"I think it is very risky to say, or want to say, what the point of origin or dissemination of it is, given that there had already been cases reported in southern California and Texas," Cordova told a press conference.
Mexico City Health Secretary Armando Ahued said three people died in the capital Monday, but it was unclear if they were included in the national toll. He said 6,610 people went to city hospitals Monday with flu symptoms, but only 29 were remained hospitalized.
Dr. Nancy Cox of the CDC has said she believes the earliest onset of swine flu in the U.S. was on March 28. Cordova said a sample taken from a 4-year-old boy in Mexico's Veracruz state in early April tested positive for swine flu. However, it is not known when the boy, who later recovered, became infected.
A decision by WHO to put an alert at Phases 4 or 5 signals that the virus is becoming increasingly adept at spreading among humans. Phase 6 is for a full-blown pandemic, characterized by outbreaks in at least two regions of the world.
Symptoms include a fever of more than 100, coughing, joint aches, severe headache and, in some cases, vomiting and diarrhea. Many victims have been in their 30s and 40s — not the very old or young who typically succumb to the flu.
So far, no deaths from the new virus have been reported outside Mexico.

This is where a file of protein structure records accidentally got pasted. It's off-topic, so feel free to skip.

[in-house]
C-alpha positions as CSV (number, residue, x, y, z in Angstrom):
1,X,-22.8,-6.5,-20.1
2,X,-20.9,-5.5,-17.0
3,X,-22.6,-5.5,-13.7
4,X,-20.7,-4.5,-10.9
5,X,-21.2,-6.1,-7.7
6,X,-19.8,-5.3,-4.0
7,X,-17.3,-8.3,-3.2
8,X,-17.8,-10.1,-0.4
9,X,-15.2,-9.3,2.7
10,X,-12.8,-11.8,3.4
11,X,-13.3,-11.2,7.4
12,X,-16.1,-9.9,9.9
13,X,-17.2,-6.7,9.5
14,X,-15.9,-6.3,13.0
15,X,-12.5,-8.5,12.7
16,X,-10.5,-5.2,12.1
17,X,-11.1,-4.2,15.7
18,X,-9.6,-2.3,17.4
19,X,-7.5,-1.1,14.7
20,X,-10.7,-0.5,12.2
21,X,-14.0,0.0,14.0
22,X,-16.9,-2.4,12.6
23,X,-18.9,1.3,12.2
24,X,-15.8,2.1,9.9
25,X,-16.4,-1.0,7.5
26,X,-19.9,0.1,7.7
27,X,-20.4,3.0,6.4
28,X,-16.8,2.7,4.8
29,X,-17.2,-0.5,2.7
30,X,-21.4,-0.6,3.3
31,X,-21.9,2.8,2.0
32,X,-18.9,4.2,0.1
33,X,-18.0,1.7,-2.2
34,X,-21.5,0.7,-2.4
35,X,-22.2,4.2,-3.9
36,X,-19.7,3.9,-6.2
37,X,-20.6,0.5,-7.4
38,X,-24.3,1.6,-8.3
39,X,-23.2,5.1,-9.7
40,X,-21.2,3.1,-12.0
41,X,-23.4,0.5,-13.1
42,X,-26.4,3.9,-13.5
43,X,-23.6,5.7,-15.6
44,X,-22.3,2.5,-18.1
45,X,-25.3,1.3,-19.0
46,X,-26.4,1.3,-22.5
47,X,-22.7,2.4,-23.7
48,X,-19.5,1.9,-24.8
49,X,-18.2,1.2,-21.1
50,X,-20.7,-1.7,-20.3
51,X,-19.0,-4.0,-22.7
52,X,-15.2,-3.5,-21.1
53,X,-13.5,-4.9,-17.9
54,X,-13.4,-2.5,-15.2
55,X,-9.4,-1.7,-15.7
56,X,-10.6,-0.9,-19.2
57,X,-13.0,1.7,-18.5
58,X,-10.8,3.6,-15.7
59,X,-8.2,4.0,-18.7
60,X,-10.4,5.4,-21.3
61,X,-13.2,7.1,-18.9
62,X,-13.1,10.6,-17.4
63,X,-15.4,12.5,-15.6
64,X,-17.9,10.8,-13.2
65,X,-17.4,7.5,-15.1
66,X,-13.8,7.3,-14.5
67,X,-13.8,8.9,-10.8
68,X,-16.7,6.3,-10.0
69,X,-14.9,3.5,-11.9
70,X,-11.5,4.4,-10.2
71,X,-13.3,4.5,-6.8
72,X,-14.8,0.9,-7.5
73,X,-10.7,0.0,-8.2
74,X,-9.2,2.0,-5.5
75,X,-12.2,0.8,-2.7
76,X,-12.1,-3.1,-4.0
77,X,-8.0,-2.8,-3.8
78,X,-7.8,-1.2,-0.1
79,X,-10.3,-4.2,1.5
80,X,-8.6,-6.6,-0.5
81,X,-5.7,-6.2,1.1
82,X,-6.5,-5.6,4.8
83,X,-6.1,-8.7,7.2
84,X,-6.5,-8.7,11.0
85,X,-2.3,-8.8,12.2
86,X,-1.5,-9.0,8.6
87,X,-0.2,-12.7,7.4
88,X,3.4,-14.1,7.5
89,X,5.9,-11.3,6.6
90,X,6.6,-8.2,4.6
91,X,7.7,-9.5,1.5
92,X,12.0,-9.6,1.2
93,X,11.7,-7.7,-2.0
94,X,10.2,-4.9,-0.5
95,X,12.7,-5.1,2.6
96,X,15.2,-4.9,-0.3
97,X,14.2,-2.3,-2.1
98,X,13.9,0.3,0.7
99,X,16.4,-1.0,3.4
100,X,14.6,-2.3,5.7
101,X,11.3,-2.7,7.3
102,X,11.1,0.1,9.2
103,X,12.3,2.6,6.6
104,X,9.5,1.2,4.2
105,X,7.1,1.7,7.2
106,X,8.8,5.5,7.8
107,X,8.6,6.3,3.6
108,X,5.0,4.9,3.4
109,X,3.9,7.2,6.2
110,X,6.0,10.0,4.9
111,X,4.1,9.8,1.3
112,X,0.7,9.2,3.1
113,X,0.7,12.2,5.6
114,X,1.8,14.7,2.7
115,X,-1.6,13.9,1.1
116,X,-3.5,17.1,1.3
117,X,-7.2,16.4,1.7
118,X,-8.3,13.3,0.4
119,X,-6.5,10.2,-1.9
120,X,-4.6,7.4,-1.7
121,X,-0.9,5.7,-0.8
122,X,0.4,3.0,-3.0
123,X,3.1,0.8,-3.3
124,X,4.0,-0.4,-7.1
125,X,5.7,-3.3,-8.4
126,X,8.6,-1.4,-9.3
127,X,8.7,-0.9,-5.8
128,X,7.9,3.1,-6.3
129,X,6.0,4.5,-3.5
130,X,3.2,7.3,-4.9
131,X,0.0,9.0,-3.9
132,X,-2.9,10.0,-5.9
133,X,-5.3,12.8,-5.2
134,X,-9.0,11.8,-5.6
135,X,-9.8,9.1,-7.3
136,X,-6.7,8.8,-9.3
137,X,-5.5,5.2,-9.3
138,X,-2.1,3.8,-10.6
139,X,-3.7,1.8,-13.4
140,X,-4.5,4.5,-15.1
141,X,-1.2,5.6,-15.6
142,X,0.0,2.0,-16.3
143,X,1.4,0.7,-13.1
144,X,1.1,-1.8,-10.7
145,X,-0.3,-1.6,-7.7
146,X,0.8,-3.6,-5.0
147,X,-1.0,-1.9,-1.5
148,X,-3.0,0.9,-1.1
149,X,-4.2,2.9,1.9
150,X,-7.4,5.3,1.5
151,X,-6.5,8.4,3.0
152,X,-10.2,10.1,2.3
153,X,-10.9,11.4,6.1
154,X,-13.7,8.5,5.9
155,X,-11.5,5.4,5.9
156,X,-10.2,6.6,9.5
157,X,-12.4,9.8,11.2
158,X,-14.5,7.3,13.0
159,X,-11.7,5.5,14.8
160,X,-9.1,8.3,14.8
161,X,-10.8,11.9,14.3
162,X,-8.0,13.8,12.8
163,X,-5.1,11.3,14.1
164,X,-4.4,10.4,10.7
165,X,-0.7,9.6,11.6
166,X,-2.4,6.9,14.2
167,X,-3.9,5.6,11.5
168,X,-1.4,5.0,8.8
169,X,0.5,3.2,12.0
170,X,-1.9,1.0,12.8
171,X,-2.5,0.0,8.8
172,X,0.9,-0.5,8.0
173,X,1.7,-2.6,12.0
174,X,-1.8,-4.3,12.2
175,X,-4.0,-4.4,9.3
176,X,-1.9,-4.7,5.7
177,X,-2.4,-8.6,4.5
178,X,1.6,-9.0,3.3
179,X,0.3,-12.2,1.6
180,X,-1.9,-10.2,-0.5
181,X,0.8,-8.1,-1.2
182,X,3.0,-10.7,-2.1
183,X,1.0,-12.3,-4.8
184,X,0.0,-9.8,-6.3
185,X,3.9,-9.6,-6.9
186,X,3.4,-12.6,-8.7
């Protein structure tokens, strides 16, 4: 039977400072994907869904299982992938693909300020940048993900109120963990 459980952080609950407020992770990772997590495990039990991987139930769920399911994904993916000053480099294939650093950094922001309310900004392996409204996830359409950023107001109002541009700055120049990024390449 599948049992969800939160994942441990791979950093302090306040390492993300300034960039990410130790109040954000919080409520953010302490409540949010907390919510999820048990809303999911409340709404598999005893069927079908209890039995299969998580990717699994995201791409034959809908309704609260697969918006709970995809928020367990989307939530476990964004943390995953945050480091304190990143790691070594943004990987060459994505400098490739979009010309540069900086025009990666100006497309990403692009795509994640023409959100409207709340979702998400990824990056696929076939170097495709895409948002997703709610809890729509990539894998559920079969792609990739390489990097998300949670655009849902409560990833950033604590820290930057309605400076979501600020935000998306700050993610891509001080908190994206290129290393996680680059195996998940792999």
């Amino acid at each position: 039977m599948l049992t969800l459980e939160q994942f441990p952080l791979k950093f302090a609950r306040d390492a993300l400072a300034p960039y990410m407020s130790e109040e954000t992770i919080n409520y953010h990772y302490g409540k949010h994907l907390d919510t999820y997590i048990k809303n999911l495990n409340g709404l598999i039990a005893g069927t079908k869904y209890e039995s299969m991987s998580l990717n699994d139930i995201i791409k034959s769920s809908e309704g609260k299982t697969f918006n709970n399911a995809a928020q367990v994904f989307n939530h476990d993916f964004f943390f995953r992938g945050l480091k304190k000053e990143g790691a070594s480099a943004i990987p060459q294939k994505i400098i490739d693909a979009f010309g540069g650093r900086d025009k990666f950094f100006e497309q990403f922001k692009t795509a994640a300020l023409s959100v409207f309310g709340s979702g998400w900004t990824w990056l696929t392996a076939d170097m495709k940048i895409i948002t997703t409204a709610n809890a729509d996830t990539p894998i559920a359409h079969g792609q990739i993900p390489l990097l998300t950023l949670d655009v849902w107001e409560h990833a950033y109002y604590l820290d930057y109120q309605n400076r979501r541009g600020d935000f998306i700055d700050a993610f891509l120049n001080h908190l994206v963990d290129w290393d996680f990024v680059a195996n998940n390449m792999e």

It could take four to six months before the first batch of vaccines are available, WHO said. Some antiflu drugs do work once someone is sick.
The best way to keep the disease from spreading, the CDC's acting director, Richard Besser, said, is by taking everyday precautions such as frequent handwashing, covering up coughs and sneezes, and staying away from work or school if not feeling well.
Russia, Hong Kong and Taiwan said they would quarantine visitors showing symptoms of the virus.
World stock markets fell Tuesday as investors worried that any swine flu pandemic could derail a global economic recovery. In the U.S., stocks fell moderately in early trading as investors worried that a growth in swine flu cases could hurt industries such as travel and tourism.
AP writers Mark Stevenson in Mexico City, Mike Stobbe in Atlanta, Ray Lilley in Wellington, New Zealand, Aron Heller in Jerusalem, Frank Jordans and Sandy Higgins in Geneva, Aron Heller in Jerusalem, Maria Cheng in London and Pan Pylas in London contributed to this report.